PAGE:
Personal bias refers to subjective opinion of a person as against the patient or the circumstances of the case that could affect screening and intervention judgments. Professional bias pertains to the views of the health care workers regarding the condition of the patient, the emergencies, the intervention, and the role they play in this specific situation based on the knowledge and experience of the professional. Both could overlap and operate in creating discrimination in the emergency department. (Gulland, 2003; Aberegg, Arkes & Terry, 2006)
Based on the manifestations and causes of discrimination in the emergency department, a number of solutions become apparent. One is the efficient organization of the emergency department in anticipation of life threatening cases at any time. (Gulland, 2003) Since the number of available staff and the level of preparedness of the emergency department determines the creation of opportunities for discrimination since only a small number of emergency cases brought to the emergency department can be addressed.
Another solution is the development and continuous enhancement of the operational infrastructures of the emergency department including policies and guidelines in compliance with legal and professional standards, flexible budget and personnel allocation to the department, sound human resource management strategies, organizational culture grounded on objectivity, and other necessities in supporting the high level of preparedness and efficiency of the emergency department (“Interpretive Guidelines,” 2005).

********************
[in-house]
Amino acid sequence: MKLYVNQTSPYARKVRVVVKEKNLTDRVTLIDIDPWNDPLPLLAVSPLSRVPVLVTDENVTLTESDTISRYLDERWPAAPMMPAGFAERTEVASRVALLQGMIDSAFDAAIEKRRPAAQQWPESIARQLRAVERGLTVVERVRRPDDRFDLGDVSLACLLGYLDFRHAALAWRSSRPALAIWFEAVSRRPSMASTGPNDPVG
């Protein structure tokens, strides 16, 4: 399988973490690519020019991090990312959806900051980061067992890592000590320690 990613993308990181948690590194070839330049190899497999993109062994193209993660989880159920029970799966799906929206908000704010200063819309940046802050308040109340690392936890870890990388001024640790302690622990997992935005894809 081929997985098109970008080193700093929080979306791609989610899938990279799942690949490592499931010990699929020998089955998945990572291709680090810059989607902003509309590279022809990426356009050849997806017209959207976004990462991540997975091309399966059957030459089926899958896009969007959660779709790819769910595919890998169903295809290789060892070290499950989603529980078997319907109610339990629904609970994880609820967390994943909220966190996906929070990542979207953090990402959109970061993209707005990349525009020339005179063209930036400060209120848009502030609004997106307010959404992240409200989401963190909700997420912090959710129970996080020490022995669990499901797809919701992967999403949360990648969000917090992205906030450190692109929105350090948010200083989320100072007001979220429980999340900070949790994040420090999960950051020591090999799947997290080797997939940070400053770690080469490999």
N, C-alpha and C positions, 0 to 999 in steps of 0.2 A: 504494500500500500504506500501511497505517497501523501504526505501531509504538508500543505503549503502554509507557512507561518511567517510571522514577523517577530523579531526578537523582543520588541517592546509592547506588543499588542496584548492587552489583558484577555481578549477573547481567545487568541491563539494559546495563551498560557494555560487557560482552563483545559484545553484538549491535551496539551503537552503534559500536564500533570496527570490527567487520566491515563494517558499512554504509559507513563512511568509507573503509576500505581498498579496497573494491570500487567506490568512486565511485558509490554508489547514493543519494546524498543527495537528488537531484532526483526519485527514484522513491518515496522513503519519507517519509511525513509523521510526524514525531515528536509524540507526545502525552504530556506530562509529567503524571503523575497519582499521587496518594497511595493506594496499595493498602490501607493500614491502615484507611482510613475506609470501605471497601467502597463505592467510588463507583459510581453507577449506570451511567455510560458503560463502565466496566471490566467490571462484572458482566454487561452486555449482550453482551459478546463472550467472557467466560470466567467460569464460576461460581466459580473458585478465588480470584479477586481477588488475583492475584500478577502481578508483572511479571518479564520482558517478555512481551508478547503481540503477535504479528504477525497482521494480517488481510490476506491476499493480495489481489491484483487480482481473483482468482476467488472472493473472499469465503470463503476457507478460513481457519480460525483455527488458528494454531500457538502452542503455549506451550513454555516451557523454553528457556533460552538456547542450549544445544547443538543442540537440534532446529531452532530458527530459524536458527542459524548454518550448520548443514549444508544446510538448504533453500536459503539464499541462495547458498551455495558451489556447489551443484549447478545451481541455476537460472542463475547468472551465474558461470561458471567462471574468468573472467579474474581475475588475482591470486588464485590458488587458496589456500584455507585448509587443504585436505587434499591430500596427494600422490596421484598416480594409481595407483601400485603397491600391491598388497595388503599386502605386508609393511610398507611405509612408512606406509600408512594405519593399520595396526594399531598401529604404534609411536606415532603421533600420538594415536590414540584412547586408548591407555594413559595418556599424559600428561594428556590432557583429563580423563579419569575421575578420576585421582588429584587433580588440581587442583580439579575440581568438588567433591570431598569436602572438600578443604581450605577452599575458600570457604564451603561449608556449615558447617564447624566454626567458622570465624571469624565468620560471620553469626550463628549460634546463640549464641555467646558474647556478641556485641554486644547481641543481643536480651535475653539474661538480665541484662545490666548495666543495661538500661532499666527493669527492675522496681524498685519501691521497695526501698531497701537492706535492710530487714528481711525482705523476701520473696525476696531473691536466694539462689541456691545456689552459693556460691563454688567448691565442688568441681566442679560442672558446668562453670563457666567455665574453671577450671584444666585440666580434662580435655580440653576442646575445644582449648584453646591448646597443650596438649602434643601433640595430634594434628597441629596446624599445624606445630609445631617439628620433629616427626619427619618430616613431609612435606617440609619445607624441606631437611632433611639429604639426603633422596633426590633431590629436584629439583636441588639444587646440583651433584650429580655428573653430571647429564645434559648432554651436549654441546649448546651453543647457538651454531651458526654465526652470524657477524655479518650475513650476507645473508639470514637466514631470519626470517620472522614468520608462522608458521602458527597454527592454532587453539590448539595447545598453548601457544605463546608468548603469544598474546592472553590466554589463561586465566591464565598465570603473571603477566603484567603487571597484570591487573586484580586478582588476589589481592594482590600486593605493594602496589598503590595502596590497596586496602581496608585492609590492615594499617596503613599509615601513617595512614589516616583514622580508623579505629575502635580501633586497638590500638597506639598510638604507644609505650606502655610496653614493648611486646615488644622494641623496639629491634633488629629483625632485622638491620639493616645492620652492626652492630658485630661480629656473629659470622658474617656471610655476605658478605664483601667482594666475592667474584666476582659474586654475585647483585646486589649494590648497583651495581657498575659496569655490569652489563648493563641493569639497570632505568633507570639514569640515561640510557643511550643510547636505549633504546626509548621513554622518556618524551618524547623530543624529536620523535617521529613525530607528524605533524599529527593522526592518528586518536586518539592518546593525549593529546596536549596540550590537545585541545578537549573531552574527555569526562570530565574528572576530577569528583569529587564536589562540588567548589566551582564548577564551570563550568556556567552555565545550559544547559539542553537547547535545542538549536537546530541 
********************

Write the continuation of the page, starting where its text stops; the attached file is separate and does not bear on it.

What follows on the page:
This solution also works in limiting the opportunities for discriminatory action in the emergency department. Still another solution is the application of training and development programs in compliance with the principle of continuous learning. This means that health care workers assigned to the emergency department undergo continuous learning programs to update their knowledge and skills to be able to accommodate developments in professional practice as well as emerging issues arising in professional practice in the emergency department.(Gulland, 2003)
When this happens, the likelihood of discrimination lessens because updated information supports the achievement of more objective professional judgments or decisions on issues and challenges faced by the emergency department. Although the emergency department involves a wide-room for judgment and decision-making on the part of health care workers in the emergency department as well as poor support infrastructural support and organizing inefficiencies, which create situations that give rise to discrimination, the causes of discrimination in the emergency department are preventable by addressing these causes.